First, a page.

Choose a piece of music with a fair amount of emotional range. Debussy is maybe a little too static for this exercise--Prokoffiev works better, or Wagner, or Mozart in his less mannerly moods. Everyone responds to music differently, but the chances are if the music stirs a "story" in you, it will in your students as well.
Everyone find a comfortable spot and sit. Imagine you have a big easel in front of you, with a new blank canvas on it. In your hand is a palette with every color of paint you can think of.
(Start the music.) Listen to the music. Listen especially to the feelings in the music. How does this music make you feel? What do you think it is about?
As you listen to the music, begin to paint what you hear. Some of you will paint pictures, but some of you will probably just paint colors and shapes. Whatever you hear is what you should paint. Really listen! Listen to the changes in the music. Listen for characters and listen for events. Whatever you hear, that's what you paint.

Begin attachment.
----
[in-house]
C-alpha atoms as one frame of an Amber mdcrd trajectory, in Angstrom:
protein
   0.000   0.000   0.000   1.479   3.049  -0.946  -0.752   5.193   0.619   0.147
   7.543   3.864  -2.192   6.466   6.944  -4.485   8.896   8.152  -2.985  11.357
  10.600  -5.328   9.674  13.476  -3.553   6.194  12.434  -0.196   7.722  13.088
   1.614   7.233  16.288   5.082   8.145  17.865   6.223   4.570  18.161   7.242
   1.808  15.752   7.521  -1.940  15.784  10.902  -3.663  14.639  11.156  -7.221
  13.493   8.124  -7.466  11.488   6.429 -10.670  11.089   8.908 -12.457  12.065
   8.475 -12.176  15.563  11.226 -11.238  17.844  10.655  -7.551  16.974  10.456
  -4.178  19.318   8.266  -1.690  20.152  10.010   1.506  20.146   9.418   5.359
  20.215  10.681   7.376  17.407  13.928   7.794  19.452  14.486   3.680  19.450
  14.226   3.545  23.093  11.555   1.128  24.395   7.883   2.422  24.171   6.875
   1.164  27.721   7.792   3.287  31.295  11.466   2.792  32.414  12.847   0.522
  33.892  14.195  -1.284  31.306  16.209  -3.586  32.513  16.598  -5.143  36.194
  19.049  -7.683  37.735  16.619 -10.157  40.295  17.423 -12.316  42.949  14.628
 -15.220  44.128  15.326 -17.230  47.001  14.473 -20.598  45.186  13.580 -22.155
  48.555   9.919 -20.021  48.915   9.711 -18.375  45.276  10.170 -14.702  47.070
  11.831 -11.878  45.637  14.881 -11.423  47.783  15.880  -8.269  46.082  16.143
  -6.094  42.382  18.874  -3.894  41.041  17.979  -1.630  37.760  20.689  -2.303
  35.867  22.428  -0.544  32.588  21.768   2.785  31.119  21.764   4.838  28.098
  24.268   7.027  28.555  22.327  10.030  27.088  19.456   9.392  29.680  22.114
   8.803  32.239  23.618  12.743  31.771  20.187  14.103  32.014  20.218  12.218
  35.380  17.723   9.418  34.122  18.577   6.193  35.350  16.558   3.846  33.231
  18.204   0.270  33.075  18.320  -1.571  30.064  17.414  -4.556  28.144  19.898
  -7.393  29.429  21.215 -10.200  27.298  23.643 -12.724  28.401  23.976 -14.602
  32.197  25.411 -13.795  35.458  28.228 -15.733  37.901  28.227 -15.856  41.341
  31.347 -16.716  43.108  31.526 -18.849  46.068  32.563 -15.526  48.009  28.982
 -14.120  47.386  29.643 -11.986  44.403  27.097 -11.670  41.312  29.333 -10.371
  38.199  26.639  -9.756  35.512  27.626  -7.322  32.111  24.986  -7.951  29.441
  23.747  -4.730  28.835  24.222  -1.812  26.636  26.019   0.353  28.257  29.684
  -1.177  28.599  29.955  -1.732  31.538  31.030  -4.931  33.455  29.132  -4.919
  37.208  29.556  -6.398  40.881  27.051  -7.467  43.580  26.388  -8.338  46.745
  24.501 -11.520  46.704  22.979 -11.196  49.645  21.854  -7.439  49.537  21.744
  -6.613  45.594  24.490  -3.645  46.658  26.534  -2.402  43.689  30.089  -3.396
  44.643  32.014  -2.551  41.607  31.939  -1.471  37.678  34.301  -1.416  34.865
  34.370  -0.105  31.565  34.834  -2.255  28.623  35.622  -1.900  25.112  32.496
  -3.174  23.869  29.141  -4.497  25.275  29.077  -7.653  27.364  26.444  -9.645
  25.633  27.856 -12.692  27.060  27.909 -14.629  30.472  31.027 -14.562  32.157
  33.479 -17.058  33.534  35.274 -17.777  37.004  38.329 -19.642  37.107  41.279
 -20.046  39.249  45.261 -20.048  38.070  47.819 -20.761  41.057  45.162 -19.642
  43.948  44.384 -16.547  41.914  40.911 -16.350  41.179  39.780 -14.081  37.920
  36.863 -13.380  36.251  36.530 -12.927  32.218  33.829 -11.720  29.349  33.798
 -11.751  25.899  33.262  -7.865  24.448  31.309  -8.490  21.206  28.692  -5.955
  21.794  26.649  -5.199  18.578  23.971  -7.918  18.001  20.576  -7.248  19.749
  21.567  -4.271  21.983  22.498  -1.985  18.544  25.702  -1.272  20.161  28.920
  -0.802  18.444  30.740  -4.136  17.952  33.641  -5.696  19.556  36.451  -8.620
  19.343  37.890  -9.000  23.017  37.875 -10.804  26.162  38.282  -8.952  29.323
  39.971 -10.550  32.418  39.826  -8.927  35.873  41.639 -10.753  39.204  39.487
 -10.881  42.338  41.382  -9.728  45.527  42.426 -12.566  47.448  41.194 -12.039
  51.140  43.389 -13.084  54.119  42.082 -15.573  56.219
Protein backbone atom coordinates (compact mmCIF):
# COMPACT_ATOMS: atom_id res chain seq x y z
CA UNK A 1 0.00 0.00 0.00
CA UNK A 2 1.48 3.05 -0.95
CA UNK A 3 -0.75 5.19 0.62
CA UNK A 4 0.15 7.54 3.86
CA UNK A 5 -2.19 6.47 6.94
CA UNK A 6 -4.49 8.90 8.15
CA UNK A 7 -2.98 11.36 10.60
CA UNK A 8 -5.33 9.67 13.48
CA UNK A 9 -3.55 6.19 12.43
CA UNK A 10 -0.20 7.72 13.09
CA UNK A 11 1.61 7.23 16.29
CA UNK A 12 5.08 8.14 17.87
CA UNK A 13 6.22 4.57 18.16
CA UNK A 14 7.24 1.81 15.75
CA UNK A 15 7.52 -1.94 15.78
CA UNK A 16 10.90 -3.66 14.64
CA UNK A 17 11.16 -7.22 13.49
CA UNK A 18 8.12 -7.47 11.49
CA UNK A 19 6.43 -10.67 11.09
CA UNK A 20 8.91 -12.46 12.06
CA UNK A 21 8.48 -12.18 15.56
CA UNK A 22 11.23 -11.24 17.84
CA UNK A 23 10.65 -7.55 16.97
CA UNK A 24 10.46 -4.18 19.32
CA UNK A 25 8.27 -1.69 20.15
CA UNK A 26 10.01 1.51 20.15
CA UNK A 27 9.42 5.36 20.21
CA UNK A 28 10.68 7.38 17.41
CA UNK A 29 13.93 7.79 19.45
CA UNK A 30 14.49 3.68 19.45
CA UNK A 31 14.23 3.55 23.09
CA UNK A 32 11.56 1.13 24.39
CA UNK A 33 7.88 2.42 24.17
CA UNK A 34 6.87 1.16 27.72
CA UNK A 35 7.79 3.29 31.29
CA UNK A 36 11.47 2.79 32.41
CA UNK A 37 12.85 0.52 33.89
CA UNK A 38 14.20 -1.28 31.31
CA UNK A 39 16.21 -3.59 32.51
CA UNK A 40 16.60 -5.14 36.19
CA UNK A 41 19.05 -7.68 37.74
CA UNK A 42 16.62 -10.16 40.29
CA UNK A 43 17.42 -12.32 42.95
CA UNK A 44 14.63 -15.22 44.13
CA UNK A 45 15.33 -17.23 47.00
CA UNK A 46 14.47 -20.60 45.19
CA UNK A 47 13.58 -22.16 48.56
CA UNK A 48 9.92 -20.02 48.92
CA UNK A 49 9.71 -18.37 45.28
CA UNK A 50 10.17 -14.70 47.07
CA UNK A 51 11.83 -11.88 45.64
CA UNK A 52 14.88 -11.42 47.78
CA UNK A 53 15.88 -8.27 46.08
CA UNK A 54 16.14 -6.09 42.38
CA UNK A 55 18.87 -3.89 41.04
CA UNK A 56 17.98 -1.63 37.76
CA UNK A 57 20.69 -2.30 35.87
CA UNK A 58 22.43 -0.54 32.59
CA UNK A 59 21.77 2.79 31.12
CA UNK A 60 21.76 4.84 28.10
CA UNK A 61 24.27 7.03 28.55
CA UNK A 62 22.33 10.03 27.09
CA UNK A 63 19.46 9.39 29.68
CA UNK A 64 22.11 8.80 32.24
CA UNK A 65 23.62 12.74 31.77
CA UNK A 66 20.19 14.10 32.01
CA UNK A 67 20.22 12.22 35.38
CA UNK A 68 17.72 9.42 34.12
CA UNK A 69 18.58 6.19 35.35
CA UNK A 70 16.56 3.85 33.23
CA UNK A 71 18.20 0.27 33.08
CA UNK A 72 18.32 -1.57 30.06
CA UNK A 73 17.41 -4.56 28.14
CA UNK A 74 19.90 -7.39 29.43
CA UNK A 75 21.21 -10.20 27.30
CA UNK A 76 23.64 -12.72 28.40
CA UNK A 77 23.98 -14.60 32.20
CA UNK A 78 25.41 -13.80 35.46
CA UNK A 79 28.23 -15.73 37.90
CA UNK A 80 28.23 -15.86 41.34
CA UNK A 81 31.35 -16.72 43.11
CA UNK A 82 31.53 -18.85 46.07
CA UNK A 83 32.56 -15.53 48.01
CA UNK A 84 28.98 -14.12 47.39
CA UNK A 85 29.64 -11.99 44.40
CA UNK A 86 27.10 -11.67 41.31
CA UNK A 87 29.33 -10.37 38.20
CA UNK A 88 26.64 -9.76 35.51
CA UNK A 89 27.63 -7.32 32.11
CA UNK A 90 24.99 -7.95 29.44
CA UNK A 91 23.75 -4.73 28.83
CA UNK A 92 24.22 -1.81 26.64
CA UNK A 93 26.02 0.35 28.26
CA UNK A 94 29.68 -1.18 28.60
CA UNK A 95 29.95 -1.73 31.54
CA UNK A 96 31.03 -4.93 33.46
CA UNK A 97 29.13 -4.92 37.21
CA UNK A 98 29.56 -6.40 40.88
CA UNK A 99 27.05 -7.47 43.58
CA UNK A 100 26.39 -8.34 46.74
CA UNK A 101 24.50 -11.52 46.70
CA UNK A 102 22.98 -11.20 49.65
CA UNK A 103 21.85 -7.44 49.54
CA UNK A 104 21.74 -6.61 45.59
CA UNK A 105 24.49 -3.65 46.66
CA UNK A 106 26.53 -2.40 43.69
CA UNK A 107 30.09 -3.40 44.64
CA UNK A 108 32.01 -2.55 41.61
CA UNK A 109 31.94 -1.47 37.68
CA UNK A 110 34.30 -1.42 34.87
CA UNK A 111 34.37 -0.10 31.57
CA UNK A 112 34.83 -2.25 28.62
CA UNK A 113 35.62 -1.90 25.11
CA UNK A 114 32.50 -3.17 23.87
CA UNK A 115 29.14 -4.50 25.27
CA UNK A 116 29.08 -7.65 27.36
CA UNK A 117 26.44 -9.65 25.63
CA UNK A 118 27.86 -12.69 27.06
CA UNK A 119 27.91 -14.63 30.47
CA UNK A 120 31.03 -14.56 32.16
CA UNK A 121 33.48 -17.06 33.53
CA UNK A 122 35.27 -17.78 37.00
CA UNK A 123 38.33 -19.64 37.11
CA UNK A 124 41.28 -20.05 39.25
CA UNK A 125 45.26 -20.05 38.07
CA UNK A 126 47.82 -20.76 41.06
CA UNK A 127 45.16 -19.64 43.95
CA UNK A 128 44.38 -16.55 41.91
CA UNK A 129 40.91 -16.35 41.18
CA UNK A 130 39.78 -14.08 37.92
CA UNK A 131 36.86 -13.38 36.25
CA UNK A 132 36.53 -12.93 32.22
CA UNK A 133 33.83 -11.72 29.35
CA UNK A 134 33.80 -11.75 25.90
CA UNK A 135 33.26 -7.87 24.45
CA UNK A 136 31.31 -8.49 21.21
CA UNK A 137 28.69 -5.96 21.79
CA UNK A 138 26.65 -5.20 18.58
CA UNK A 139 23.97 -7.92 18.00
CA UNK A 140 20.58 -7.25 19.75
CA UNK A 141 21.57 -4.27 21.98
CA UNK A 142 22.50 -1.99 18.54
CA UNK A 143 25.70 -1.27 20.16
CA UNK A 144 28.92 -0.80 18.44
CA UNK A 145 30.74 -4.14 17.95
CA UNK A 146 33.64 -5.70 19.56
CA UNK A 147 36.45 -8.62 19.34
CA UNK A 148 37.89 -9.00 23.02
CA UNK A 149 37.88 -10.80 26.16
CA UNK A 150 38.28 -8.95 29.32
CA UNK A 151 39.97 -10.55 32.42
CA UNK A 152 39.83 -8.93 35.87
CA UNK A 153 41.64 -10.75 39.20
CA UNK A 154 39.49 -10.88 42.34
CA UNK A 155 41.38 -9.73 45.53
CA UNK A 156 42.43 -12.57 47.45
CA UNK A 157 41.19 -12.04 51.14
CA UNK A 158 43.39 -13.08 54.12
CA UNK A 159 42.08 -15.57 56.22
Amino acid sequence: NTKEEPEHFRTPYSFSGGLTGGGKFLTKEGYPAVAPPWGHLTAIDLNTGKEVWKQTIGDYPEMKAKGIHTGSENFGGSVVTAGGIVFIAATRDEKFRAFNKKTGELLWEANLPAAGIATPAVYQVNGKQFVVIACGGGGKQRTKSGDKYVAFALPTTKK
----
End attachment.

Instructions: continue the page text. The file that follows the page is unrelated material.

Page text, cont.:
These paintings are really starting to look good.
(When the music comes to an end--or you make it come to one.) Let's all finish up our paintings now. They really look fantastic. Everyone take your painting over to a wall and hang it carefully. Then return to your seat.
(With Kindergarten and younger, I find that I can only play about five minutes of music before the paintings are done. Older or more deliberate children can take much longer. Use your best judgment.)
Back to top.
As in "Painting the Box," I give each student a turn to go to the wall, show us where his painting is hung, and share it with the group. I coach the artists to be specific and descriptive, and I coach the "audience" to really "see."
When we're done I ask the students if they would like to leave their paintings to decorate my classroom. Some do, but those who don't may "take them down," and "take them with them."
In some ways this activity is simpler than "Painting the Box," but I usually do it second because I use it to segue into other activities that use music for story inspiration.
Back to top.
BACK TO LESSON PLANS